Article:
Macalintal: Marcos bid to examine 3 new provinces an expedition to 'fish for evidence'
Voting 11-2, the high tribunal also allowed the release to the two parties of copies of the committee report on the revision and appreciation of ballots in the three pilot provinces named in the protest: Iloilo, Camarines Sur and Negros Oriental.
Combination photo, File

Macalintal: Marcos bid to examine 3 new provinces an expedition to 'fish for evidence'

Kristine Joy Patag (Philstar.com) - October 16, 2019 - 1:31pm

MANILA, Philippines — Vice President Leni Robredo’s lawyers said they would oppose the move of former Sen. Ferdinand “Bongbong” Marcos Jr. to conduct a technical examination of three Mindanao provinces which they called a “fishing expedition.”

“We ask for dismissal because the report says applying Rule 65 [of the Presidential Electoral Tribunal], that report will show that there was no substantial recovery [for Marcos],” Robredo's lead counsel Romulo Macalintal said Wednesday in an interview over CNN Philippines' "The Source."

Macalintal was referring to the report on the recount of ballots from Marcos’ three pilot provinces that was written by Associate Justice Alfredo Benjamin Caguioa, member-in-charge of the case.

Rule 65 provides that dismissal of the case, when proper, can be done “if upon examination of such ballots and proof, and after making reasonable allowances into account, the protestant or counter-protestant will most probably fail to make out his case, the protest may forthwith be dismissed, without further consideration of other provinces mentioned in the protest.”

EXPLAINER: What is PET Rule 65 and why are Robredo's lawyers bringing it up?

Robredo’s lawyers are stressing Rule 65 before the tribunal, in a manifestation filed Monday.

But the SC, sitting as PET, instead deferred ruling on the case and ordered the release of the report on the revision and appreciation of ballots in the three pilot provinces, Camarines Sur, Iloilo and Negros Oriental. It also ordered the parties to comment on Marcos’ motion to proceed with a technical examination of ballots from Basilan, Maguindanao and Lanao del Sur.

A source told Philstar.com that Senior Associate Justice Antonio Carpio dissented from the majority as he believed that the case should have been dismissed because Marcos failed to make a substantial recovery in the initial recount.

Macalintal said that Marcos moving for an examination of three more provinces is against the rules and is proof that Robredo had already won.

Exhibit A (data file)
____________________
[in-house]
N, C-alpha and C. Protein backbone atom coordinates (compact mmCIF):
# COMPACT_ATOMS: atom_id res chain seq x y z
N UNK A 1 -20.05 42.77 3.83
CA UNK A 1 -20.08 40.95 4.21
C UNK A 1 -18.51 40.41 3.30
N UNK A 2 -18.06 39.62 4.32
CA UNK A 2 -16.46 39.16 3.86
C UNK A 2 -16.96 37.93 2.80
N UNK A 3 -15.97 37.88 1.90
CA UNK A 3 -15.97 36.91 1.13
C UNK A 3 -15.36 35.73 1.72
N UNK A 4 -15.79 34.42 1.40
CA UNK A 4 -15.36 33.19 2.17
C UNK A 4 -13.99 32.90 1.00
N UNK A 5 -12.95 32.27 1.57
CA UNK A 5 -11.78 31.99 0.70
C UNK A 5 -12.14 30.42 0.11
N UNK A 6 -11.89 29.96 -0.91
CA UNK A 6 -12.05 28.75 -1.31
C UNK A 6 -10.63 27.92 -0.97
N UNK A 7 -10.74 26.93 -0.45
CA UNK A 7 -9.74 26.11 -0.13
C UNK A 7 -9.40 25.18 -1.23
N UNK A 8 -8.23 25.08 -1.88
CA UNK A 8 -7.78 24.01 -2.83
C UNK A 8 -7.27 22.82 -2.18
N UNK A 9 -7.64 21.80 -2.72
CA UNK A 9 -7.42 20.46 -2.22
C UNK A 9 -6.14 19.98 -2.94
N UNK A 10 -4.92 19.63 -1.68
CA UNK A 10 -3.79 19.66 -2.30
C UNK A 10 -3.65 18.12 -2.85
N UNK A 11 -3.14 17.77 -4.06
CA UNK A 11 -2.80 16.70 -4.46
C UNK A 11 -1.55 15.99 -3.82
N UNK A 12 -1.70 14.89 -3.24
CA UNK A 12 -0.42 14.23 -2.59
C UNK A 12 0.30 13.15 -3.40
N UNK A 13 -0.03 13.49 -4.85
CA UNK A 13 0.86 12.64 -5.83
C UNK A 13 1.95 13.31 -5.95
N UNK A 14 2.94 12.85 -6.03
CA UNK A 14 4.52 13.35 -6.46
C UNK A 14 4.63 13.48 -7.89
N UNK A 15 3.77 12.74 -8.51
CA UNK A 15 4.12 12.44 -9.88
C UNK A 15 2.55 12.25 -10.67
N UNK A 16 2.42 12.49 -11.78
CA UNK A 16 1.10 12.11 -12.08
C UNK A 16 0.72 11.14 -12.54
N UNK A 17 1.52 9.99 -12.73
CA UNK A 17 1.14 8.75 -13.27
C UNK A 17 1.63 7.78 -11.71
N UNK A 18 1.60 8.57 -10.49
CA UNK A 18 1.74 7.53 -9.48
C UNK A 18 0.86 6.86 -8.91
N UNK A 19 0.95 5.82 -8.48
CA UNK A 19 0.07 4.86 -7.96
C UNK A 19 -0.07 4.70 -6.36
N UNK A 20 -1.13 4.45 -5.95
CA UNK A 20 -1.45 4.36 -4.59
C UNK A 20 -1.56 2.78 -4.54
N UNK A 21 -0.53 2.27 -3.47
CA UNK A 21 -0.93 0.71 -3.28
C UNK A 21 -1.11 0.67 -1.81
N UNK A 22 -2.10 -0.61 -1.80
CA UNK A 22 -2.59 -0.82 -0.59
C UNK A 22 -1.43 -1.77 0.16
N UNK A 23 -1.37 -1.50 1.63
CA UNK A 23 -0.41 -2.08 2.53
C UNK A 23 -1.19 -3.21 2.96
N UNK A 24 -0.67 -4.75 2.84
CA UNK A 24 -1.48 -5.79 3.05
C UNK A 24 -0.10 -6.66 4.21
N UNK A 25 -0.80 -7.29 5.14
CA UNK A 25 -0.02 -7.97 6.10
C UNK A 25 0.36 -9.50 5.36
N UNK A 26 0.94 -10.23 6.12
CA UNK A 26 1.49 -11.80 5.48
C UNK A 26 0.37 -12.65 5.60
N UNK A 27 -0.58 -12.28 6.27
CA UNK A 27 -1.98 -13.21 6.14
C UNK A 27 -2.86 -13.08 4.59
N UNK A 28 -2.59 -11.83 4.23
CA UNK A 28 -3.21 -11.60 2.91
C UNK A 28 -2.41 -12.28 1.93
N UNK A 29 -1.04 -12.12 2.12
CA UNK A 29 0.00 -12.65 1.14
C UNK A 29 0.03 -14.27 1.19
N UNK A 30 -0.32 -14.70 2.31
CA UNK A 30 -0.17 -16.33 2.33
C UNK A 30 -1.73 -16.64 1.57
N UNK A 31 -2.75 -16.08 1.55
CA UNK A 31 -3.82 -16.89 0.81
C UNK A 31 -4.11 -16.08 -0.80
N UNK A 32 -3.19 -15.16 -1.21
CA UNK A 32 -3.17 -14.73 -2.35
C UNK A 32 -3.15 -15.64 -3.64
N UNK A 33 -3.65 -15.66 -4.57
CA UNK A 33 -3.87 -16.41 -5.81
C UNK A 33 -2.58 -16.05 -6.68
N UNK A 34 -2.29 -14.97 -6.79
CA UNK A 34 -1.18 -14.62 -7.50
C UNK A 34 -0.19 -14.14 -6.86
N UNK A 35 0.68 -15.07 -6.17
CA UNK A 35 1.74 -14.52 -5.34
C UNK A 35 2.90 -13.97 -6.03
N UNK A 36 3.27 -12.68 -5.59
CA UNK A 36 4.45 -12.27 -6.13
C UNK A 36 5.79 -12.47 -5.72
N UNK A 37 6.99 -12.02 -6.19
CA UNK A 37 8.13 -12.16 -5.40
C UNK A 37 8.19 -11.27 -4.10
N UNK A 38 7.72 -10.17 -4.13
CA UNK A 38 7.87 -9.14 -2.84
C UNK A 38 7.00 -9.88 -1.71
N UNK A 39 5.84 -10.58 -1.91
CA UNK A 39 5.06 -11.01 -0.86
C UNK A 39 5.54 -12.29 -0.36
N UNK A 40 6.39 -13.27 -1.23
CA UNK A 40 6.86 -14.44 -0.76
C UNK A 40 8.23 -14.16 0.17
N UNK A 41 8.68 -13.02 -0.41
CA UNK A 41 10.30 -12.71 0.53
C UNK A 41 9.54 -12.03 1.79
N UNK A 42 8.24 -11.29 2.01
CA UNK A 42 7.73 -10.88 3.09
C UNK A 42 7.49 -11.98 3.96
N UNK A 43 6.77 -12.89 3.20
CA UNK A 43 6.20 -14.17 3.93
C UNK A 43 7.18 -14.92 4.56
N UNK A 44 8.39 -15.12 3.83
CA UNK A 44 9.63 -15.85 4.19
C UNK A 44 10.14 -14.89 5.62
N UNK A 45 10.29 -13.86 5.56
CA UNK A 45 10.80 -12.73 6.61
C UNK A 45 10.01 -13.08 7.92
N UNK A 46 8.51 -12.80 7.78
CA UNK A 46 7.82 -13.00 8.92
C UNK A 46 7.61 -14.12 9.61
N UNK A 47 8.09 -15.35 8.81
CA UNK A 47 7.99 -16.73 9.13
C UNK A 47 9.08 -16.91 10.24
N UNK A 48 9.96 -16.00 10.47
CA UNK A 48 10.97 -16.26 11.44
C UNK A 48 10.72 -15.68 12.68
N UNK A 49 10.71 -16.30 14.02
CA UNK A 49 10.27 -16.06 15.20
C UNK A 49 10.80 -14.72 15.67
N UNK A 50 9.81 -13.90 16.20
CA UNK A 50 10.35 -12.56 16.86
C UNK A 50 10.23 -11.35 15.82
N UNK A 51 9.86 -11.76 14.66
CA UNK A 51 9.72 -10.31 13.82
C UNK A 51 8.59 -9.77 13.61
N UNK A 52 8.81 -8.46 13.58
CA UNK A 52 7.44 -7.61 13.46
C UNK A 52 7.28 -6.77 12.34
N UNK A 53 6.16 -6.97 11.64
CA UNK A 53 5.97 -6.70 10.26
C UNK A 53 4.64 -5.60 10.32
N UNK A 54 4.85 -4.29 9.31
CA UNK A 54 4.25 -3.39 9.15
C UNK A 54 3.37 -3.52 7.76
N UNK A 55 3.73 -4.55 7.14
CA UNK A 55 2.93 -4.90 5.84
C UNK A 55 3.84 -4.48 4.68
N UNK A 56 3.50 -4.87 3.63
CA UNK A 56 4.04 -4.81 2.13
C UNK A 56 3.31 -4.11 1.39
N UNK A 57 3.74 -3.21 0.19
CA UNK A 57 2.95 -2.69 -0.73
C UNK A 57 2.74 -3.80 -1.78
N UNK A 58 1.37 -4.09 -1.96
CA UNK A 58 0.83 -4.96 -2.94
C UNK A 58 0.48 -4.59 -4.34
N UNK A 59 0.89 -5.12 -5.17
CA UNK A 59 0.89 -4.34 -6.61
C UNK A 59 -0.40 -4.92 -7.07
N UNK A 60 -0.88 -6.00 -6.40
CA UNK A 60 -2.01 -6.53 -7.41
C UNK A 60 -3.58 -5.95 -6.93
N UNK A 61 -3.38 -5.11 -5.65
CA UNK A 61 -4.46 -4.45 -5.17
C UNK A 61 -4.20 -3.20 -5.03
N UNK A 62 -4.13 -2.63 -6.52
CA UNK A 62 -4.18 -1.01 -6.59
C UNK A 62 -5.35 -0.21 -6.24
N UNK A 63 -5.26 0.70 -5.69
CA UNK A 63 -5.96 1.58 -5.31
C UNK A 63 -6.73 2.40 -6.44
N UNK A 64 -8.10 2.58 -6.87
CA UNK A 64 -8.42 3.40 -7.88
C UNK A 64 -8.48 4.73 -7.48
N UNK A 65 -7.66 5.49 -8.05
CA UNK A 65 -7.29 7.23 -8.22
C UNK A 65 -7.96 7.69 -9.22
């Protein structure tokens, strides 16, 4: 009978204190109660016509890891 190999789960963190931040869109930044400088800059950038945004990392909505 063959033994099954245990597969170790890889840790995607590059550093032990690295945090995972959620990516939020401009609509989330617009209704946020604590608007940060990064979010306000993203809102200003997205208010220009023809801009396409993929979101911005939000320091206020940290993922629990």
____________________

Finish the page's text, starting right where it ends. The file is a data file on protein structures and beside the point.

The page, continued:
“The fact that you’re asking for another three provinces only shows that we won in the three pilot provinces,” he said.

The veteran elections lawyer added that if Marcos had won in the initial recount, he wouldn’t have pushed for the technical examination of the three provinces in Mindanao.

“You’re only fishing for evidence. That’s enough. Our client would have to spend for this. It’s good for you that you have a lot of money, unlike our client,” he said.

“Fishing expedition [yan] 'baka sakali may Makita kami.'”

RELATED: Robredo hits Marcos: Between the two of us, I'm not a robber

Marcos spokesperson: We’ve batted for this long ago

Lawyer Vic Rodriguez, Marcos’ spokesperson, rebutted that their move to conduct a technical examination of three Mindanao provinces has long been included in their protest.

“This is not new... We are not including this just now,” Rodriguez said in the same interview.

He explained that as early as the preliminary conference of the case in July 2017, the tribunal has long recognized that the move is part of their protest’s third cause of action.

“They already recognized this,” Rodriguez added.

In a resolution dated Aug. 29, 2017, the tribunal listed Marcos’ third cause of action as seeking the “annulment of election results for the position of Vice President in the provinces of Maguindanao, Lanao de Sur and Basilan, on the ground of terrorism, intimidation and harassment of the voters as well as pre-shading of ballots.”

However, the tribunal, in a July 2, 2019 ruling, said that it would defer conducting the technical examination because the proceedings under Rule 65 of the PET Rules—the recount of pilot provinces—were then ongoing.

The ruling stated: “Rule 65 allows the Tribunal to conduct revision of ballots and reception of evidence on the designated pilot provinces first, and on such basis, dismiss the protest if it finds that the protestant will most probably fail to make out his case.”

The PET also stated that it moved to defer action “until such time that an initial determination has been made on the protest, based on the explicit mandate of Rule 65 in the 2010 PET Rules.”

Asked what they would tell the court in the memorandum, Rodriguez said they would have to wait for a copy of the release of the revision report first.

“We’ll check if the findings of the committee are objectionable,” he said.

The lawyer, however, assured they would follow the Constitution.

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